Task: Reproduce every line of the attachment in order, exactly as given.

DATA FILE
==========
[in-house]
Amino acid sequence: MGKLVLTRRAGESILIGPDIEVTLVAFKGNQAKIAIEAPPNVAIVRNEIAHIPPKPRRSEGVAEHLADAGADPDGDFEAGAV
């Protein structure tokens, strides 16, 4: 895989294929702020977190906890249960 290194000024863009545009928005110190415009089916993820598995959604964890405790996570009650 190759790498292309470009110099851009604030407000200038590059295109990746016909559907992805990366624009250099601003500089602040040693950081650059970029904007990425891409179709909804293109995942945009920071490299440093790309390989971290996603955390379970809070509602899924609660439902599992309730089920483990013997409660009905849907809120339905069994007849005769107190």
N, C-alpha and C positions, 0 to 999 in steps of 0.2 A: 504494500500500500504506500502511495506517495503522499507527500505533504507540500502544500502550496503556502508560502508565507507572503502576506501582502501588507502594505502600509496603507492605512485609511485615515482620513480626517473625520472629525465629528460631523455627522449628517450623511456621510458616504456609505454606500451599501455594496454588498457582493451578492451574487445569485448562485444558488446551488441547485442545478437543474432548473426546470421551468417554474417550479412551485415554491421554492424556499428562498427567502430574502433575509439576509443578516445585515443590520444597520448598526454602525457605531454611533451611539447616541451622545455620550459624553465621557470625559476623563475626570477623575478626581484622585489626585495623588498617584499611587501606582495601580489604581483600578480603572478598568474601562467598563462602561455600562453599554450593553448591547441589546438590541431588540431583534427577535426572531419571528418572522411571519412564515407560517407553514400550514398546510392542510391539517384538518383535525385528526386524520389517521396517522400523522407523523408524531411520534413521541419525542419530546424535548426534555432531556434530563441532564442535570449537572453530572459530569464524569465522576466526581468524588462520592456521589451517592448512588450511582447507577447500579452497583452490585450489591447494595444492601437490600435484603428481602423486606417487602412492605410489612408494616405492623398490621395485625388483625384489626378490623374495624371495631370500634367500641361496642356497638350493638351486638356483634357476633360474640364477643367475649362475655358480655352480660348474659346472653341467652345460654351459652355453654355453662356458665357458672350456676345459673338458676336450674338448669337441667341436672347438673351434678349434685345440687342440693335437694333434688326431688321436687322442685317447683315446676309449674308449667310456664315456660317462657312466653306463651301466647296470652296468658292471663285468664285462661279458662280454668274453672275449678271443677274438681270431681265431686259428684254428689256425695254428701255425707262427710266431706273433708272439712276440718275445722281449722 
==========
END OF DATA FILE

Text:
[in-house]
Amino acid sequence: MGKLVLTRRAGESILIGPDIEVTLVAFKGNQAKIAIEAPPNVAIVRNEIAHIPPKPRRSEGVAEHLADAGADPDGDFEAGAV
């Protein structure tokens, strides 16, 4: 895989294929702020977190906890249960 290194000024863009545009928005110190415009089916993820598995959604964890405790996570009650 190759790498292309470009110099851009604030407000200038590059295109990746016909559907992805990366624009250099601003500089602040040693950081650059970029904007990425891409179709909804293109995942945009920071490299440093790309390989971290996603955390379970809070509602899924609660439902599992309730089920483990013997409660009905849907809120339905069994007849005769107190």
N, C-alpha and C positions, 0 to 999 in steps of 0.2 A: 504494500500500500504506500502511495506517495503522499507527500505533504507540500502544500502550496503556502508560502508565507507572503502576506501582502501588507502594505502600509496603507492605512485609511485615515482620513480626517473625520472629525465629528460631523455627522449628517450623511456621510458616504456609505454606500451599501455594496454588498457582493451578492451574487445569485448562485444558488446551488441547485442545478437543474432548473426546470421551468417554474417550479412551485415554491421554492424556499428562498427567502430574502433575509439576509443578516445585515443590520444597520448598526454602525457605531454611533451611539447616541451622545455620550459624553465621557470625559476623563475626570477623575478626581484622585489626585495623588498617584499611587501606582495601580489604581483600578480603572478598568474601562467598563462602561455600562453599554450593553448591547441589546438590541431588540431583534427577535426572531419571528418572522411571519412564515407560517407553514400550514398546510392542510391539517384538518383535525385528526386524520389517521396517522400523522407523523408524531411520534413521541419525542419530546424535548426534555432531556434530563441532564442535570449537572453530572459530569464524569465522576466526581468524588462520592456521589451517592448512588450511582447507577447500579452497583452490585450489591447494595444492601437490600435484603428481602423486606417487602412492605410489612408494616405492623398490621395485625388483625384489626378490623374495624371495631370500634367500641361496642356497638350493638351486638356483634357476633360474640364477643367475649362475655358480655352480660348474659346472653341467652345460654351459652355453654355453662356458665357458672350456676345459673338458676336450674338448669337441667341436672347438673351434678349434685345440687342440693335437694333434688326431688321436687322442685317447683315446676309449674308449667310456664315456660317462657312466653306463651301466647296470652296468658292471663285468664285462661279458662280454668274453672275449678271443677274438681270431681265431686259428684254428689256425695254428701255425707262427710266431706273433708272439712276440718275445722281449722 